Fishing provides many benefits, including food and recreational enjoyment. Many anglers keep, cook, and eat their catches. Fish are routinely monitored for contaminants by the Department of Environmental Quality. Sometimes the fish in certain waters are found to contain potentially harmful levels of chemicals. When this happens, the Department of Health issues warnings for the affected bodies of water.
For specific, up-to-date fish consumption advisories, please see the Fish Consumption Advisories section of the Department of Health’s website or call VDH at (804) 864-8182.
Anglers should realize that they may still fish these waters and enjoy excellent recreational fishing. Below is a section on cleaning and cooking your fish, which will help reduce contamination levels in fish you eat.
Cleaning and Cooking Your Fish
Polychlorinated biphenyls (PCBs) and most other organic contaminants usually build up in a fish’s fat deposits and just underneath the skin. By removing the skin and fat before cooking, you can reduce the levels of these chemicals. Mercury collects in the fish’s muscle and cannot be reduced by cleaning and cooking methods. You can reduce the fat and contaminants (e.g. pesticides, PCBs) in the fish you eat. To reduce the potential harmful effects from eating contaminated fish, VDH recommends the following:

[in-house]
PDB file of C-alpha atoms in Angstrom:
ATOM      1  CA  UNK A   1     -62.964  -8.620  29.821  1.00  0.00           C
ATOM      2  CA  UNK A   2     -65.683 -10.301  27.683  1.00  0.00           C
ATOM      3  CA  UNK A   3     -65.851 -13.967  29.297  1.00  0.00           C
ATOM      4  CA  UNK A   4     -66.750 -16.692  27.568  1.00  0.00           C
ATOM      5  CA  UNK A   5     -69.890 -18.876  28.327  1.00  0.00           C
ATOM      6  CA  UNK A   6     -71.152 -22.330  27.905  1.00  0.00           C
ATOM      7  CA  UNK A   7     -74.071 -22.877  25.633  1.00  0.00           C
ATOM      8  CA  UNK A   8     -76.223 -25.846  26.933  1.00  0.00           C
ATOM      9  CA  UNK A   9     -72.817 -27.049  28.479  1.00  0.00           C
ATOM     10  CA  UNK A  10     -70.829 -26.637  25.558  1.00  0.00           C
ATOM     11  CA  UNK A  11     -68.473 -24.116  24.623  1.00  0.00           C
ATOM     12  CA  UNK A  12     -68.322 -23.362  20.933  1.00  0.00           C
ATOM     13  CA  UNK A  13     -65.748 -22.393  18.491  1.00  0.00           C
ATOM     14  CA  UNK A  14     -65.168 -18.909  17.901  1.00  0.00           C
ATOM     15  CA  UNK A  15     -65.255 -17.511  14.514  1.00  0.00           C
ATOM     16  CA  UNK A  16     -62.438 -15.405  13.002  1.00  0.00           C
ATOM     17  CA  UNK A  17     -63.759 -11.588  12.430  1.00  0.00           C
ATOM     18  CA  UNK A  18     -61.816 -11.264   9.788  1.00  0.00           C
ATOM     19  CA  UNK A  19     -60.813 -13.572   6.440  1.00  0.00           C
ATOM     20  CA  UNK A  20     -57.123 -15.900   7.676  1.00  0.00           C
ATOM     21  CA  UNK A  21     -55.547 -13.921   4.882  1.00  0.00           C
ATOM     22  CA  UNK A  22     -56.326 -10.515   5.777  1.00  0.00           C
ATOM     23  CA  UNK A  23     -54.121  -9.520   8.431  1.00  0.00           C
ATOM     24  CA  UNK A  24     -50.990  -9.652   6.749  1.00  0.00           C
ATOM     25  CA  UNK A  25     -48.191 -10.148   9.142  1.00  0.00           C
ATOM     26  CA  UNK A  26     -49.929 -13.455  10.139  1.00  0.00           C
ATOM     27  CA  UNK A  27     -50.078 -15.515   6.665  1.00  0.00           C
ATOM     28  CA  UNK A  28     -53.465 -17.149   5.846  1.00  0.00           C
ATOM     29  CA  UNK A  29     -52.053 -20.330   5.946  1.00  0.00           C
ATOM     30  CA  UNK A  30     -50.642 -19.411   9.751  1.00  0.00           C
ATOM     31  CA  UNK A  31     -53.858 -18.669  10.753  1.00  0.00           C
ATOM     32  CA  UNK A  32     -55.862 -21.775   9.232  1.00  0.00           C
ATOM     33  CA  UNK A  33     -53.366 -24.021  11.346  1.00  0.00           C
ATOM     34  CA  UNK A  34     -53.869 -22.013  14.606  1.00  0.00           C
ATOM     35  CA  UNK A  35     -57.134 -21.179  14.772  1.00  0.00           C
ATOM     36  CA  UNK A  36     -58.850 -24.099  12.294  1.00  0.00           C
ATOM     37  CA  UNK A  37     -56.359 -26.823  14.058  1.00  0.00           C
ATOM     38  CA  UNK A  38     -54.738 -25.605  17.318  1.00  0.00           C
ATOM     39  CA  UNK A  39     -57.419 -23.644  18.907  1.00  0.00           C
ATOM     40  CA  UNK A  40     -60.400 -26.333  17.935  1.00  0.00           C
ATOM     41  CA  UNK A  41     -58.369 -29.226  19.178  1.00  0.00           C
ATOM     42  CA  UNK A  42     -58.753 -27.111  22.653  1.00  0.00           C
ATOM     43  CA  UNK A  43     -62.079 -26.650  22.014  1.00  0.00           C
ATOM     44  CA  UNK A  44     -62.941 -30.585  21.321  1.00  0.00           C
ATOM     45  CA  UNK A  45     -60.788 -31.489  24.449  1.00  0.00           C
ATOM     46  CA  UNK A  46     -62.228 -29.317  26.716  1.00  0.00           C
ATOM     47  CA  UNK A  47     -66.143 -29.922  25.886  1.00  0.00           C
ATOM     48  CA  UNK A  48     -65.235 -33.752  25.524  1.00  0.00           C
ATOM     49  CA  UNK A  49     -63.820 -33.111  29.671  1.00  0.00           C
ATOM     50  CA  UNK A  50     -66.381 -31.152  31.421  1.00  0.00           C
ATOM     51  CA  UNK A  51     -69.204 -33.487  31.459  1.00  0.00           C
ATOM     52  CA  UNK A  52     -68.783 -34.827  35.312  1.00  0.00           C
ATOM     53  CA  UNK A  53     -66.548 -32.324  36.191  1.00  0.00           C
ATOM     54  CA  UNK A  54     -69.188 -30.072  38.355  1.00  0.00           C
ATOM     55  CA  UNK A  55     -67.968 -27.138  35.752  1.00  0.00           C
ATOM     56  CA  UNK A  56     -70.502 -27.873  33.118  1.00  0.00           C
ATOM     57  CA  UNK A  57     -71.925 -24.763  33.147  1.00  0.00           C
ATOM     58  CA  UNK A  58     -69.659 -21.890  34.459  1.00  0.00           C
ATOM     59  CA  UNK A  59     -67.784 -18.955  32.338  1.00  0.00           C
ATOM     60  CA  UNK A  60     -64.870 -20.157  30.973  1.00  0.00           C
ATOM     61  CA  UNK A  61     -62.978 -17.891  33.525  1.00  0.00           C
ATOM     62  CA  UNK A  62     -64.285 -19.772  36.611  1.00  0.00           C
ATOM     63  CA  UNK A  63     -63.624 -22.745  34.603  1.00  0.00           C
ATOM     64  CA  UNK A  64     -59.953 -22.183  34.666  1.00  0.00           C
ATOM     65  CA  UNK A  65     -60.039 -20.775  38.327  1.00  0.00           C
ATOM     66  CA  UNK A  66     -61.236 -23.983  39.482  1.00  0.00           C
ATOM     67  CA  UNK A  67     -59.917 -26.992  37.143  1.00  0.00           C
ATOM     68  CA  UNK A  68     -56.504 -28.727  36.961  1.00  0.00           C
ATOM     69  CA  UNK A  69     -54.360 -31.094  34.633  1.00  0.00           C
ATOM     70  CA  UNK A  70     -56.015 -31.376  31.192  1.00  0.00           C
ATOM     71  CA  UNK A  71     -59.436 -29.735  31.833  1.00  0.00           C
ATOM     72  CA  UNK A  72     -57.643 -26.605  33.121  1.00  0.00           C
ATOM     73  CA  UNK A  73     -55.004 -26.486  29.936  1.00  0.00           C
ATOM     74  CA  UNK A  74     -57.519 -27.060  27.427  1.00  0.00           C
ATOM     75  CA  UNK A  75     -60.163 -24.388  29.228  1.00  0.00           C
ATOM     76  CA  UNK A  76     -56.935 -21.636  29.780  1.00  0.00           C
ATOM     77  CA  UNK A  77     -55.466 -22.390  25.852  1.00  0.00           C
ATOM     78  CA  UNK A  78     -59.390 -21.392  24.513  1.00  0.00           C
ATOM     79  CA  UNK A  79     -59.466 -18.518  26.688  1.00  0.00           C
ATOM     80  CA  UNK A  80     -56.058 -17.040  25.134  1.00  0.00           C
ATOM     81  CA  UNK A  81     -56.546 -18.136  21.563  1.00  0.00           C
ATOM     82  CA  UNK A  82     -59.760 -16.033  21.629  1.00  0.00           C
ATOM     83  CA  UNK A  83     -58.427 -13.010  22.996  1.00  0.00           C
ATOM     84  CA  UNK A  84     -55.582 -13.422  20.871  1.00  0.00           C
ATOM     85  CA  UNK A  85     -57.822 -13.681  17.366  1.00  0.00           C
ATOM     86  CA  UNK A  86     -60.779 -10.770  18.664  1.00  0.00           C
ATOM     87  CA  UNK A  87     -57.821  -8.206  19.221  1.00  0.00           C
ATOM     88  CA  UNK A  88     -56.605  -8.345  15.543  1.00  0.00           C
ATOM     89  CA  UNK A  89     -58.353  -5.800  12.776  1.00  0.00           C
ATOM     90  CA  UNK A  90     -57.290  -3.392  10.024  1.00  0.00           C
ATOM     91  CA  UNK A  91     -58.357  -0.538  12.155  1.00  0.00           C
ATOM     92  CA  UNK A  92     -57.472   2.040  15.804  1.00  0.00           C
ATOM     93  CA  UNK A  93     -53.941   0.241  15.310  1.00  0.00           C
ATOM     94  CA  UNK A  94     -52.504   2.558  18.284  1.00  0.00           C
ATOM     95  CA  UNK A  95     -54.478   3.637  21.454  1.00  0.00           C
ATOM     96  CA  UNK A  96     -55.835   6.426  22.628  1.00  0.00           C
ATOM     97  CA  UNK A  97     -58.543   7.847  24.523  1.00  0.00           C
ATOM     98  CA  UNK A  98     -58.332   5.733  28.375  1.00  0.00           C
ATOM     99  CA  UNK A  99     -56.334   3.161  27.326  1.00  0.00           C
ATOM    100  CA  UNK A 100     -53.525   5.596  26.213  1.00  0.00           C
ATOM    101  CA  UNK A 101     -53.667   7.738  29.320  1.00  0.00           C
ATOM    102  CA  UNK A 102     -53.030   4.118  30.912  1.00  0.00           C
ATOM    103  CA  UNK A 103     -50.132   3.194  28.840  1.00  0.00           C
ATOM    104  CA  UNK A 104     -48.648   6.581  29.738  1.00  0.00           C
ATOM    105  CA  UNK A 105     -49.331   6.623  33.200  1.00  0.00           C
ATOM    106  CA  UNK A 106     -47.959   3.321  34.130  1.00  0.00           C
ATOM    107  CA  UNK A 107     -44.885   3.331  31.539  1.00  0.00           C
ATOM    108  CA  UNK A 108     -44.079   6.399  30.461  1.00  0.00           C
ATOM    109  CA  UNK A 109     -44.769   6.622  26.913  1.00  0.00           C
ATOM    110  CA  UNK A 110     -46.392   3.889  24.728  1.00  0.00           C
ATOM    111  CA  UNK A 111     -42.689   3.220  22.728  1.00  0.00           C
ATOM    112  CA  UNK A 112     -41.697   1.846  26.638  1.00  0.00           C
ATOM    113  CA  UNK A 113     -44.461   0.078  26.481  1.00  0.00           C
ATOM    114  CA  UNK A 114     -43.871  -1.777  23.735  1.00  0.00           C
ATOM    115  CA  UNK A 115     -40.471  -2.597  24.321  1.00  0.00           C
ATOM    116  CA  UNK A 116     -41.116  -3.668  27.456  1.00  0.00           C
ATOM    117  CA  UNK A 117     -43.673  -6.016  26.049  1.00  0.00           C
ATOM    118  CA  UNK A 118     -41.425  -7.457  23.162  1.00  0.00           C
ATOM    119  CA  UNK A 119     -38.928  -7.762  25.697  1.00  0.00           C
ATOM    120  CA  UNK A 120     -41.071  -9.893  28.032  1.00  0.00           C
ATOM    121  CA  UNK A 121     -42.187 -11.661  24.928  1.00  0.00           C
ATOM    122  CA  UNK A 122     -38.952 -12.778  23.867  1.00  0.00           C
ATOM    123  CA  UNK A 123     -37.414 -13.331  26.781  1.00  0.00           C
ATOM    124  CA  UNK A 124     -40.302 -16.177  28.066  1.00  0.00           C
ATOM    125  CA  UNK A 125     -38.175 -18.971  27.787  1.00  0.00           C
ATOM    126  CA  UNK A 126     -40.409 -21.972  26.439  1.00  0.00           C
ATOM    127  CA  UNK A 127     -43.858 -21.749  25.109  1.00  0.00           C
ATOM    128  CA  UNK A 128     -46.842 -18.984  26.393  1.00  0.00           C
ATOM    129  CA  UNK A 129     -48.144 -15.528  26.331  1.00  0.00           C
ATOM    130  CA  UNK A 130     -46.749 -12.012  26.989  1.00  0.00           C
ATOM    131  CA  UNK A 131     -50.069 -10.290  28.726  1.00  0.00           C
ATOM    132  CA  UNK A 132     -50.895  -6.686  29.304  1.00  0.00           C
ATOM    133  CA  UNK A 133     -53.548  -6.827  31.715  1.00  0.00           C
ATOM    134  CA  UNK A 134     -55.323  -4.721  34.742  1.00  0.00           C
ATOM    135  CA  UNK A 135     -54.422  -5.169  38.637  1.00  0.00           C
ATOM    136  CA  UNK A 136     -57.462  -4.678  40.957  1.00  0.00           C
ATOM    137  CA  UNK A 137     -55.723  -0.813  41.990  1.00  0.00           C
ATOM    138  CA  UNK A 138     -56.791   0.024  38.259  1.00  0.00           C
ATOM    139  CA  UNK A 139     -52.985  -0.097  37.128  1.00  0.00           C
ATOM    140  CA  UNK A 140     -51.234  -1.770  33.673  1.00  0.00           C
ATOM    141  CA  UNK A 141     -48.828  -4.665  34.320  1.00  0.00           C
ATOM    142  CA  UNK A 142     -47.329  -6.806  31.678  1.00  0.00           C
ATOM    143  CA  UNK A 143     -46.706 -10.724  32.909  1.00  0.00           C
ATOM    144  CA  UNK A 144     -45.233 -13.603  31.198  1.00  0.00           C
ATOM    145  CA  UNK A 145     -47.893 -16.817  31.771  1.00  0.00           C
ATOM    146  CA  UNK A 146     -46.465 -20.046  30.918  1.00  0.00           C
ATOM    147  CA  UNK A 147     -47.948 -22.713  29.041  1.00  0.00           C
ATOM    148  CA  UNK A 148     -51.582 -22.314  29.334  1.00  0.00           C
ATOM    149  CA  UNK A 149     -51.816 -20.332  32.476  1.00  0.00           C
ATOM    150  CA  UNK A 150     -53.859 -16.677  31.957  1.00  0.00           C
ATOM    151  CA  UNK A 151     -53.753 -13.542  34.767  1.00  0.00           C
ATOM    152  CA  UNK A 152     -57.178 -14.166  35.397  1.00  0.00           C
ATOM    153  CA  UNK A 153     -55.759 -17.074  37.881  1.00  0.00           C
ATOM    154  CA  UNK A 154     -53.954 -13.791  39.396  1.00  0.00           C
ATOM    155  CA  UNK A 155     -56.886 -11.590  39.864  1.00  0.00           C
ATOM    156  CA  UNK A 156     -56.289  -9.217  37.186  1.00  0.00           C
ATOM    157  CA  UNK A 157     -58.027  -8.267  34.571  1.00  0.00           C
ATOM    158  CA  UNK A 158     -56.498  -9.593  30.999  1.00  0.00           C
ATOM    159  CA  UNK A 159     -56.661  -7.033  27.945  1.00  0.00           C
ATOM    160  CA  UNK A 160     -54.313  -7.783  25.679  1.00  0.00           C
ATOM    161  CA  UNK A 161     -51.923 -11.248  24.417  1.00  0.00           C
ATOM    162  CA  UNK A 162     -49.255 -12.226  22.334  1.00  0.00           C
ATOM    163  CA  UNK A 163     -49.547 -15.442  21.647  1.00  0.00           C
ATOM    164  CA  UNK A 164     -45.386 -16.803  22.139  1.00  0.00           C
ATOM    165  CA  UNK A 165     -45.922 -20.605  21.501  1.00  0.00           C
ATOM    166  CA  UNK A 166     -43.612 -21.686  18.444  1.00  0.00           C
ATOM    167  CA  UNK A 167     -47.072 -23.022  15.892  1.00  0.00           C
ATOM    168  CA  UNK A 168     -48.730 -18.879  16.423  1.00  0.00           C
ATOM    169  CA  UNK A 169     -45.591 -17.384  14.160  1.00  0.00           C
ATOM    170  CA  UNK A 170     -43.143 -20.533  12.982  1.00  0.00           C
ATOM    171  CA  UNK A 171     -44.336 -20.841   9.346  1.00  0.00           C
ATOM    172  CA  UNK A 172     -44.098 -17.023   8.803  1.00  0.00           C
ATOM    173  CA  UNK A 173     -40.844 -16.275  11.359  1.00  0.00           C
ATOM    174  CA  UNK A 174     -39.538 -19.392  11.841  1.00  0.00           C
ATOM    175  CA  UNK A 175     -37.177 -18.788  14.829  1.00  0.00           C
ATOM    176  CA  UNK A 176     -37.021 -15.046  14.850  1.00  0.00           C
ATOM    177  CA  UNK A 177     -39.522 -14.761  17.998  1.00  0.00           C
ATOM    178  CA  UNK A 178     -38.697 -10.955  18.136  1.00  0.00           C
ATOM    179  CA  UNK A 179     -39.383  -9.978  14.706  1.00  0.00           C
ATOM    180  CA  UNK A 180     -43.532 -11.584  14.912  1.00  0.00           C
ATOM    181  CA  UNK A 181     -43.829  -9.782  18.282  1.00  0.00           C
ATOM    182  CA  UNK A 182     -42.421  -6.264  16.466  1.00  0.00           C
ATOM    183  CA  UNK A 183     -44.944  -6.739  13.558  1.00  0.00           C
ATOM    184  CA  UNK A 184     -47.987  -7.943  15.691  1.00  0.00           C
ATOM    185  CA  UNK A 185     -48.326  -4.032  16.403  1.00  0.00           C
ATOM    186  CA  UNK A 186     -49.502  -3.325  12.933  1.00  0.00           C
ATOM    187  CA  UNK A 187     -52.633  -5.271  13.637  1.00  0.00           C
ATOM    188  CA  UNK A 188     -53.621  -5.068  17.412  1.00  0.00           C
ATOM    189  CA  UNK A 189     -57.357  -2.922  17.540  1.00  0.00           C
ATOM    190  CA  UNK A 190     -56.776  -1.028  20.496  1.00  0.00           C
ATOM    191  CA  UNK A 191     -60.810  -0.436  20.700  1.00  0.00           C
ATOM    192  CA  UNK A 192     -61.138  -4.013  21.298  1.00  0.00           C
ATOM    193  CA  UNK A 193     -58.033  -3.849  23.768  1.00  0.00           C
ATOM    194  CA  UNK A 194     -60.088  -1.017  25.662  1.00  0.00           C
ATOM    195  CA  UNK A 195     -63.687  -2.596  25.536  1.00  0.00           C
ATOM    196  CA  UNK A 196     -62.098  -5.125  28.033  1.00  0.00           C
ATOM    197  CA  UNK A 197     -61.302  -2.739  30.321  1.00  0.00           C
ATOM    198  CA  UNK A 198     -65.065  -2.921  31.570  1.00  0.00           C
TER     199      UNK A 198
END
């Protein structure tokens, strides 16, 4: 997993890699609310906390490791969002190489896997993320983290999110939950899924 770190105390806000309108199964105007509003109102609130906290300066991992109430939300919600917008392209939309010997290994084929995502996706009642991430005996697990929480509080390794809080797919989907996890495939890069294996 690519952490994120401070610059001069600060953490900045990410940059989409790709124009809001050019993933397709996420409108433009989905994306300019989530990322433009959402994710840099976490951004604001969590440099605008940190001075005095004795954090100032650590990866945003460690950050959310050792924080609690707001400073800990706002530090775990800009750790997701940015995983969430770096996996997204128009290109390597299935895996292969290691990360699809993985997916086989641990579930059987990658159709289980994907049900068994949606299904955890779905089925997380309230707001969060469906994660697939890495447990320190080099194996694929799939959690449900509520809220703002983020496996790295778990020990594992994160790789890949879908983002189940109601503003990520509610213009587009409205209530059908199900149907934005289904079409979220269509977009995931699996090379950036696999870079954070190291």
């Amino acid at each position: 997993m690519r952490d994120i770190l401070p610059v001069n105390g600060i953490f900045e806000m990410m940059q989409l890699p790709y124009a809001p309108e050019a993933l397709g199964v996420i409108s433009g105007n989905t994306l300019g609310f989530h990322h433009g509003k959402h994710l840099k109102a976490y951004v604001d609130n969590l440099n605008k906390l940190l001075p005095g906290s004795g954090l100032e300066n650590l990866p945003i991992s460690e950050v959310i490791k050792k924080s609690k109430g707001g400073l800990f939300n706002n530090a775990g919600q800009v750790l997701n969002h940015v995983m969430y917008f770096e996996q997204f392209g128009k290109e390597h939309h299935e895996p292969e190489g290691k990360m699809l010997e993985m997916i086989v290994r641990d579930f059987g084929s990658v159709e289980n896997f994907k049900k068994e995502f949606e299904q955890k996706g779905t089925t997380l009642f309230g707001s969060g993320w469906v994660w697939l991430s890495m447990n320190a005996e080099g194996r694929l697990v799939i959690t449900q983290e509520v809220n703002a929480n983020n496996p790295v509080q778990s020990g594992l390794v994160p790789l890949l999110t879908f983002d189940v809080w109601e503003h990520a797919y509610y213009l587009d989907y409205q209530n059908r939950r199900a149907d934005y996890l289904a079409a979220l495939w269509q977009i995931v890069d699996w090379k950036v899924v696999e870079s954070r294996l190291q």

- Eat smaller, younger fish. Younger fish are less likely to contain harmful levels of contaminants than older, larger fish.
- Remove the skin, the fat from the belly and top, and the internal organs before cooking.
- Bake, broil, or grill on an open rack to allow fats to drain. Avoid pan frying in butter or animal fat because these methods hold fat juices.
- Discard the fat that cooks out of the fish, and avoid or reduce the amount of fish drippings that are used to flavor the meal.
- Eat less deep fried fish since frying seals contaminants into the fatty tissue.
IMPORTANT: The meal advice included in this information is based on fish that have been skinned, trimmed, and cooked properly.
Also remember that larger and older fish tend to collect more contaminants, and fatty fish (such as channel catfish and carp) tend to collect PCBs and other organic chemicals. Eating smaller, younger fish and avoiding fatty species can help limit your exposure. Your exposure depends not only on the contaminant levels in the fish, but also on the amount of fish you eat.